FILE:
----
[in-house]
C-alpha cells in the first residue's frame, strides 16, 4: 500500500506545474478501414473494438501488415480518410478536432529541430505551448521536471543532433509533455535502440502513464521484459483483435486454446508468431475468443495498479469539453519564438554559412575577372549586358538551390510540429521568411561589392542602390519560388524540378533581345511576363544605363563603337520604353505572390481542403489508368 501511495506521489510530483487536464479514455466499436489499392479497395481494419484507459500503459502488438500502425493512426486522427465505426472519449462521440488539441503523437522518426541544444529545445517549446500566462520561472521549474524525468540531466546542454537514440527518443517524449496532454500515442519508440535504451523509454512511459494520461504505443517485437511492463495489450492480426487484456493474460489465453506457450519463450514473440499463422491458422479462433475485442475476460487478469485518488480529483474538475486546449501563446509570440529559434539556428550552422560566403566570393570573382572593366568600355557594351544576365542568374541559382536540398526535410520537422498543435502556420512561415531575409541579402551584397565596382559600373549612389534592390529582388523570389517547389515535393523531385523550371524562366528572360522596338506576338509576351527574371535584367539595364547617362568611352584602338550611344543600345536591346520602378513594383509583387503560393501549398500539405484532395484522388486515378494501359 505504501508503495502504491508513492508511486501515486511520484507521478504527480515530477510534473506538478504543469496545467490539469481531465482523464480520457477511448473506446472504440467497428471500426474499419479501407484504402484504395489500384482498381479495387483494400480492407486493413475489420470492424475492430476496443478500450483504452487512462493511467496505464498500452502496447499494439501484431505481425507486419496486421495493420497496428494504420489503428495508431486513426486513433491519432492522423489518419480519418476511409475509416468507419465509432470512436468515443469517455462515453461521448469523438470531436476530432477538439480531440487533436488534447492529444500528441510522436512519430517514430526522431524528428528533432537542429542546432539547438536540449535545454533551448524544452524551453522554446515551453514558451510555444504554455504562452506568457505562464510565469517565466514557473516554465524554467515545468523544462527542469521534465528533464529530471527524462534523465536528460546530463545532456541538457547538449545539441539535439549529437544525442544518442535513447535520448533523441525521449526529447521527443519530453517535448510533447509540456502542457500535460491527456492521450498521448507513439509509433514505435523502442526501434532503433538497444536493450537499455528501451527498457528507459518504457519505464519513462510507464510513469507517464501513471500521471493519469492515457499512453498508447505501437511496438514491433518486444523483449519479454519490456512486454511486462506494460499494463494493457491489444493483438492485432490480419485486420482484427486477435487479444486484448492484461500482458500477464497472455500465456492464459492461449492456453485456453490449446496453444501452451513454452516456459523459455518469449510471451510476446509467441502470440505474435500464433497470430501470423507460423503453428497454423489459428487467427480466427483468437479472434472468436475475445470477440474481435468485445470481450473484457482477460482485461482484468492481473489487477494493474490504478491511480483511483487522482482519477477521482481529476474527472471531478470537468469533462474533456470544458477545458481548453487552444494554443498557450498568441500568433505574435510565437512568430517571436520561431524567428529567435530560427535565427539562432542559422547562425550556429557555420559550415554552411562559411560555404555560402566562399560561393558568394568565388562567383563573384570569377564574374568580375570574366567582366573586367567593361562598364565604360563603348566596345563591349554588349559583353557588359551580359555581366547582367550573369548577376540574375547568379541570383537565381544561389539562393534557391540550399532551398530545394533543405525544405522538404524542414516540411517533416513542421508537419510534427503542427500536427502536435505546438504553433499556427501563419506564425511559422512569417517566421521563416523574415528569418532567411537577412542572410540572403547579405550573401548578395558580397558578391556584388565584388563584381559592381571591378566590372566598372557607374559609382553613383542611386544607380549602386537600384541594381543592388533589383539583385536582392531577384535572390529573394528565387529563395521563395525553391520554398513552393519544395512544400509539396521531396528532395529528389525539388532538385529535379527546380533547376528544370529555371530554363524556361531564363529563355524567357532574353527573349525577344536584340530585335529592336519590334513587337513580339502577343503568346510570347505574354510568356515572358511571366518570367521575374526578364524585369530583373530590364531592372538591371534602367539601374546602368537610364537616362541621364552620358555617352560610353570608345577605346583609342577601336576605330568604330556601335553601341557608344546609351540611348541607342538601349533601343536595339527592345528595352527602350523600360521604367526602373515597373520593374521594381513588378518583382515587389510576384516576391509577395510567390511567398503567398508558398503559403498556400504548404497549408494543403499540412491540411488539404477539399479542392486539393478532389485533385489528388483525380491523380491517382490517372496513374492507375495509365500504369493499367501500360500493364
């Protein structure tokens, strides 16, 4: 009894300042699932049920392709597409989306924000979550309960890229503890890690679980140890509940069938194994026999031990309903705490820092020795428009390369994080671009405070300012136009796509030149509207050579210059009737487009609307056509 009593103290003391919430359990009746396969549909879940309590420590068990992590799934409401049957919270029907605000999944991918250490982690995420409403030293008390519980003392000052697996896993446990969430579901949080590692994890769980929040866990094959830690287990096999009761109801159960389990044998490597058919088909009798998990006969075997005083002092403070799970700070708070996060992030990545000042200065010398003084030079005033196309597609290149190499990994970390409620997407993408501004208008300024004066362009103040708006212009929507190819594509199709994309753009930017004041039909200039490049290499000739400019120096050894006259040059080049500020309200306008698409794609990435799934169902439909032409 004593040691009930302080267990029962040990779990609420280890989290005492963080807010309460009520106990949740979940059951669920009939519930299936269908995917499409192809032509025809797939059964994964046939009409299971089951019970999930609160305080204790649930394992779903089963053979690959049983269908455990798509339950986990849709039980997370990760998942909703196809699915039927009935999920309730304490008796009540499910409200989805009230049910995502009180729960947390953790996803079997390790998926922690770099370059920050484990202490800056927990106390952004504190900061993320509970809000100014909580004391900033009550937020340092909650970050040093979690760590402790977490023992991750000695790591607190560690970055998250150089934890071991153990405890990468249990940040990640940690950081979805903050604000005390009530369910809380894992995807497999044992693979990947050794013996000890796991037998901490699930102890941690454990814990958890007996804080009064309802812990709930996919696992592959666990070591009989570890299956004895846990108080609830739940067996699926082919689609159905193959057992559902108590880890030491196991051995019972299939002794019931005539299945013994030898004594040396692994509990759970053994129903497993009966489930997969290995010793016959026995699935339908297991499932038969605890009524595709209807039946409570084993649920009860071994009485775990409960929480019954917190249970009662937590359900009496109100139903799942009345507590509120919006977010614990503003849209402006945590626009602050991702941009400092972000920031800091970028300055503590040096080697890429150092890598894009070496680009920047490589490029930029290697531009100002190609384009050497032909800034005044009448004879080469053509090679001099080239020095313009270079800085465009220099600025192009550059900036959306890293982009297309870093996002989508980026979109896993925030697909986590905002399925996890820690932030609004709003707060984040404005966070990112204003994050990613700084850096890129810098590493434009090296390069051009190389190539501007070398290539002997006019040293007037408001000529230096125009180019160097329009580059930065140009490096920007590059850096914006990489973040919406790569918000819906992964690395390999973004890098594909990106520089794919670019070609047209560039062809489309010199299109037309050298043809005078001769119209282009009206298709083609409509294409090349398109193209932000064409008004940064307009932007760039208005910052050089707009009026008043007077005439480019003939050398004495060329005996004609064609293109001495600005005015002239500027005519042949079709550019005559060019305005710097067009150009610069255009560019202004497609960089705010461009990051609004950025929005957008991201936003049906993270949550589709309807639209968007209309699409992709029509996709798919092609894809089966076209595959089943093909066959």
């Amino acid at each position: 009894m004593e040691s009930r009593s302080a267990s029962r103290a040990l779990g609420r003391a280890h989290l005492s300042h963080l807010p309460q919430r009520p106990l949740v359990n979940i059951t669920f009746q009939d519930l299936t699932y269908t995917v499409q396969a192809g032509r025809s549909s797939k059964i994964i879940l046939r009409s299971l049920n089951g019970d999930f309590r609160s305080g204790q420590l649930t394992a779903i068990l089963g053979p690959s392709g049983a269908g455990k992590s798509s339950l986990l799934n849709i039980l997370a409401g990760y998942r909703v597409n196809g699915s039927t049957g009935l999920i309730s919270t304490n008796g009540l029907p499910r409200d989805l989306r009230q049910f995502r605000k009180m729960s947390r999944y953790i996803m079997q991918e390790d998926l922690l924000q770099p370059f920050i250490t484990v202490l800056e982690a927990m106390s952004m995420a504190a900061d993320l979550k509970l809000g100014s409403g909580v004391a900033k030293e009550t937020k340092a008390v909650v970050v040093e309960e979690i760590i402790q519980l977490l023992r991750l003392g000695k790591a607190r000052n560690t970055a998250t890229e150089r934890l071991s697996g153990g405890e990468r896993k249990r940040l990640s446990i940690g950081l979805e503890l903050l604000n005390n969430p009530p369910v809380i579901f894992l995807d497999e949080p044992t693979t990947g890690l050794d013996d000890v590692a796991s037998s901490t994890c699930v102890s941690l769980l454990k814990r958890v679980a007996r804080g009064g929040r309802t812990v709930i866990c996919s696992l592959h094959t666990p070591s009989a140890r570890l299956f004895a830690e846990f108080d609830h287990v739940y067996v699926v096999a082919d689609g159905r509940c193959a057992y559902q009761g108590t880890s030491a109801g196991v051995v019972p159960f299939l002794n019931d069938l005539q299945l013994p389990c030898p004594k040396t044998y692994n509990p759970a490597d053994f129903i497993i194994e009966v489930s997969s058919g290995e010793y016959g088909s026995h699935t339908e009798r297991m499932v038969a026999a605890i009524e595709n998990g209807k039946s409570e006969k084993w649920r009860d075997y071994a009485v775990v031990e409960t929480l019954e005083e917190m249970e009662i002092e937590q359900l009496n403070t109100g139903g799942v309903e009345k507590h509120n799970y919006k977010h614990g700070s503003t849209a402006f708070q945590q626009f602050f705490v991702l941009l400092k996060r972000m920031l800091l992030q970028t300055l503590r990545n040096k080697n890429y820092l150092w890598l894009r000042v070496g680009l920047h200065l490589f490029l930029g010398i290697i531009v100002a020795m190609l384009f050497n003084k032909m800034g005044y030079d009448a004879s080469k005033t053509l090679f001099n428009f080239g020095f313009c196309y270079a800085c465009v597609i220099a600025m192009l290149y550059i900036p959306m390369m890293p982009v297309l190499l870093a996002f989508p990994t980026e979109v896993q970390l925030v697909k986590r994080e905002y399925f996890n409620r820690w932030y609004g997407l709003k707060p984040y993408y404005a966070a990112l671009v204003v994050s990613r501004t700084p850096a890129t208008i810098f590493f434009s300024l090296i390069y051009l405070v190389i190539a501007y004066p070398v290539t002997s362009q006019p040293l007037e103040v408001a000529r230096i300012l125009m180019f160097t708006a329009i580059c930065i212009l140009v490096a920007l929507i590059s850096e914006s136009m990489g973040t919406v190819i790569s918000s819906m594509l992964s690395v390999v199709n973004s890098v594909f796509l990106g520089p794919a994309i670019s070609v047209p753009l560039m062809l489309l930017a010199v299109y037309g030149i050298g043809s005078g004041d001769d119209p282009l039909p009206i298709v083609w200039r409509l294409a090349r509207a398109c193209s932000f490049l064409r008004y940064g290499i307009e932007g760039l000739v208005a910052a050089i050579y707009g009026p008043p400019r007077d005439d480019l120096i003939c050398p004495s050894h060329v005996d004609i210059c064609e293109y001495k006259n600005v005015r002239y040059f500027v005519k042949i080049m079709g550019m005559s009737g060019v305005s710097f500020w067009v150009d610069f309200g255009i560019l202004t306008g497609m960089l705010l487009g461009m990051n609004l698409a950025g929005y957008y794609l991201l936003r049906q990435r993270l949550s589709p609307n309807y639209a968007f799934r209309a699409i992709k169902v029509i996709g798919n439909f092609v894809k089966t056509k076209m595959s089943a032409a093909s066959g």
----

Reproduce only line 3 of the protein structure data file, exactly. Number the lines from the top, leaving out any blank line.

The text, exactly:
């Protein structure tokens, strides 16, 4: 009894300042699932049920392709597409989306924000979550309960890229503890890690679980140890509940069938194994026999031990309903705490820092020795428009390369994080671009405070300012136009796509030149509207050579210059009737487009609307056509 009593103290003391919430359990009746396969549909879940309590420590068990992590799934409401049957919270029907605000999944991918250490982690995420409403030293008390519980003392000052697996896993446990969430579901949080590692994890769980929040866990094959830690287990096999009761109801159960389990044998490597058919088909009798998990006969075997005083002092403070799970700070708070996060992030990545000042200065010398003084030079005033196309597609290149190499990994970390409620997407993408501004208008300024004066362009103040708006212009929507190819594509199709994309753009930017004041039909200039490049290499000739400019120096050894006259040059080049500020309200306008698409794609990435799934169902439909032409 004593040691009930302080267990029962040990779990609420280890989290005492963080807010309460009520106990949740979940059951669920009939519930299936269908995917499409192809032509025809797939059964994964046939009409299971089951019970999930609160305080204790649930394992779903089963053979690959049983269908455990798509339950986990849709039980997370990760998942909703196809699915039927009935999920309730304490008796009540499910409200989805009230049910995502009180729960947390953790996803079997390790998926922690770099370059920050484990202490800056927990106390952004504190900061993320509970809000100014909580004391900033009550937020340092909650970050040093979690760590402790977490023992991750000695790591607190560690970055998250150089934890071991153990405890990468249990940040990640940690950081979805903050604000005390009530369910809380894992995807497999044992693979990947050794013996000890796991037998901490699930102890941690454990814990958890007996804080009064309802812990709930996919696992592959666990070591009989570890299956004895846990108080609830739940067996699926082919689609159905193959057992559902108590880890030491196991051995019972299939002794019931005539299945013994030898004594040396692994509990759970053994129903497993009966489930997969290995010793016959026995699935339908297991499932038969605890009524595709209807039946409570084993649920009860071994009485775990409960929480019954917190249970009662937590359900009496109100139903799942009345507590509120919006977010614990503003849209402006945590626009602050991702941009400092972000920031800091970028300055503590040096080697890429150092890598894009070496680009920047490589490029930029290697531009100002190609384009050497032909800034005044009448004879080469053509090679001099080239020095313009270079800085465009220099600025192009550059900036959306890293982009297309870093996002989508980026979109896993925030697909986590905002399925996890820690932030609004709003707060984040404005966070990112204003994050990613700084850096890129810098590493434009090296390069051009190389190539501007070398290539002997006019040293007037408001000529230096125009180019160097329009580059930065140009490096920007590059850096914006990489973040919406790569918000819906992964690395390999973004890098594909990106520089794919670019070609047209560039062809489309010199299109037309050298043809005078001769119209282009009206298709083609409509294409090349398109193209932000064409008004940064307009932007760039208005910052050089707009009026008043007077005439480019003939050398004495060329005996004609064609293109001495600005005015002239500027005519042949079709550019005559060019305005710097067009150009610069255009560019202004497609960089705010461009990051609004950025929005957008991201936003049906993270949550589709309807639209968007209309699409992709029509996709798919092609894809089966076209595959089943093909066959």